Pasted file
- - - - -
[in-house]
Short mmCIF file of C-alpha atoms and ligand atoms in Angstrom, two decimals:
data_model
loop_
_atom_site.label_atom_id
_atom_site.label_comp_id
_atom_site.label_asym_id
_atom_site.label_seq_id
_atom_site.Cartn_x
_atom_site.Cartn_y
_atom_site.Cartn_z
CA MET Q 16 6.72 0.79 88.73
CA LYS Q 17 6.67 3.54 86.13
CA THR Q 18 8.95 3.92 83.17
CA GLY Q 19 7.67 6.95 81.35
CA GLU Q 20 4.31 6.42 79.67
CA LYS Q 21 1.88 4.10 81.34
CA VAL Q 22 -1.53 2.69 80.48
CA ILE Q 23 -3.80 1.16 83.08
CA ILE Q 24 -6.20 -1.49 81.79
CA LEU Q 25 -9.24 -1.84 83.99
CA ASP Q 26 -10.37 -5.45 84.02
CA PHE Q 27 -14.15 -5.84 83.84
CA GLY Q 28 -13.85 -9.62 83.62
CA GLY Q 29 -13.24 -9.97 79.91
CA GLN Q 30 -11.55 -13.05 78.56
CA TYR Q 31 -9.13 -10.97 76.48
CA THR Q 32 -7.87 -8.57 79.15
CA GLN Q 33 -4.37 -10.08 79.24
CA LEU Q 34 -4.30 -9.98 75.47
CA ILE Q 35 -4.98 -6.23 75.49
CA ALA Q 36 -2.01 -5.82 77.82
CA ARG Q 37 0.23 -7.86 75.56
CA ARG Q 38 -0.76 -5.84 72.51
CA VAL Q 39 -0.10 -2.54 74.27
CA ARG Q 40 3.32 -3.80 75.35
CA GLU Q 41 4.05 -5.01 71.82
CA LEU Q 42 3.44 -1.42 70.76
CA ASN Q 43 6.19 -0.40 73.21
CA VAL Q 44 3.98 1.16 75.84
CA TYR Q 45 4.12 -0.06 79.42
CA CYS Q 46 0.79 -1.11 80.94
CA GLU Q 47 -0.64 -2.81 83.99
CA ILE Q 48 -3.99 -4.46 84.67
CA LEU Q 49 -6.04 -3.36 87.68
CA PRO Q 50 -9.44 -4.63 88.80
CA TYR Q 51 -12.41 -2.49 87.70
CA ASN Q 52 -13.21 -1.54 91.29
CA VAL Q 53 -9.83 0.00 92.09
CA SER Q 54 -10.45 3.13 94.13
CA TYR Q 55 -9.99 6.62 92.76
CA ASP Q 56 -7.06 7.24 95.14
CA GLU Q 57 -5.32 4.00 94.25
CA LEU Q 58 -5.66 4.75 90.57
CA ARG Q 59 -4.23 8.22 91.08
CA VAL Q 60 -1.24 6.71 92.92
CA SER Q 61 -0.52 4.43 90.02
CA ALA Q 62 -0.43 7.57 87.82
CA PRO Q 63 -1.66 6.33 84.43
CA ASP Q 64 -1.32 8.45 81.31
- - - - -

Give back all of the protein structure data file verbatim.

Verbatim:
[in-house]
Short mmCIF file of C-alpha atoms and ligand atoms in Angstrom, two decimals:
data_model
loop_
_atom_site.label_atom_id
_atom_site.label_comp_id
_atom_site.label_asym_id
_atom_site.label_seq_id
_atom_site.Cartn_x
_atom_site.Cartn_y
_atom_site.Cartn_z
CA MET Q 16 6.72 0.79 88.73
CA LYS Q 17 6.67 3.54 86.13
CA THR Q 18 8.95 3.92 83.17
CA GLY Q 19 7.67 6.95 81.35
CA GLU Q 20 4.31 6.42 79.67
CA LYS Q 21 1.88 4.10 81.34
CA VAL Q 22 -1.53 2.69 80.48
CA ILE Q 23 -3.80 1.16 83.08
CA ILE Q 24 -6.20 -1.49 81.79
CA LEU Q 25 -9.24 -1.84 83.99
CA ASP Q 26 -10.37 -5.45 84.02
CA PHE Q 27 -14.15 -5.84 83.84
CA GLY Q 28 -13.85 -9.62 83.62
CA GLY Q 29 -13.24 -9.97 79.91
CA GLN Q 30 -11.55 -13.05 78.56
CA TYR Q 31 -9.13 -10.97 76.48
CA THR Q 32 -7.87 -8.57 79.15
CA GLN Q 33 -4.37 -10.08 79.24
CA LEU Q 34 -4.30 -9.98 75.47
CA ILE Q 35 -4.98 -6.23 75.49
CA ALA Q 36 -2.01 -5.82 77.82
CA ARG Q 37 0.23 -7.86 75.56
CA ARG Q 38 -0.76 -5.84 72.51
CA VAL Q 39 -0.10 -2.54 74.27
CA ARG Q 40 3.32 -3.80 75.35
CA GLU Q 41 4.05 -5.01 71.82
CA LEU Q 42 3.44 -1.42 70.76
CA ASN Q 43 6.19 -0.40 73.21
CA VAL Q 44 3.98 1.16 75.84
CA TYR Q 45 4.12 -0.06 79.42
CA CYS Q 46 0.79 -1.11 80.94
CA GLU Q 47 -0.64 -2.81 83.99
CA ILE Q 48 -3.99 -4.46 84.67
CA LEU Q 49 -6.04 -3.36 87.68
CA PRO Q 50 -9.44 -4.63 88.80
CA TYR Q 51 -12.41 -2.49 87.70
CA ASN Q 52 -13.21 -1.54 91.29
CA VAL Q 53 -9.83 0.00 92.09
CA SER Q 54 -10.45 3.13 94.13
CA TYR Q 55 -9.99 6.62 92.76
CA ASP Q 56 -7.06 7.24 95.14
CA GLU Q 57 -5.32 4.00 94.25
CA LEU Q 58 -5.66 4.75 90.57
CA ARG Q 59 -4.23 8.22 91.08
CA VAL Q 60 -1.24 6.71 92.92
CA SER Q 61 -0.52 4.43 90.02
CA ALA Q 62 -0.43 7.57 87.82
CA PRO Q 63 -1.66 6.33 84.43
CA ASP Q 64 -1.32 8.45 81.31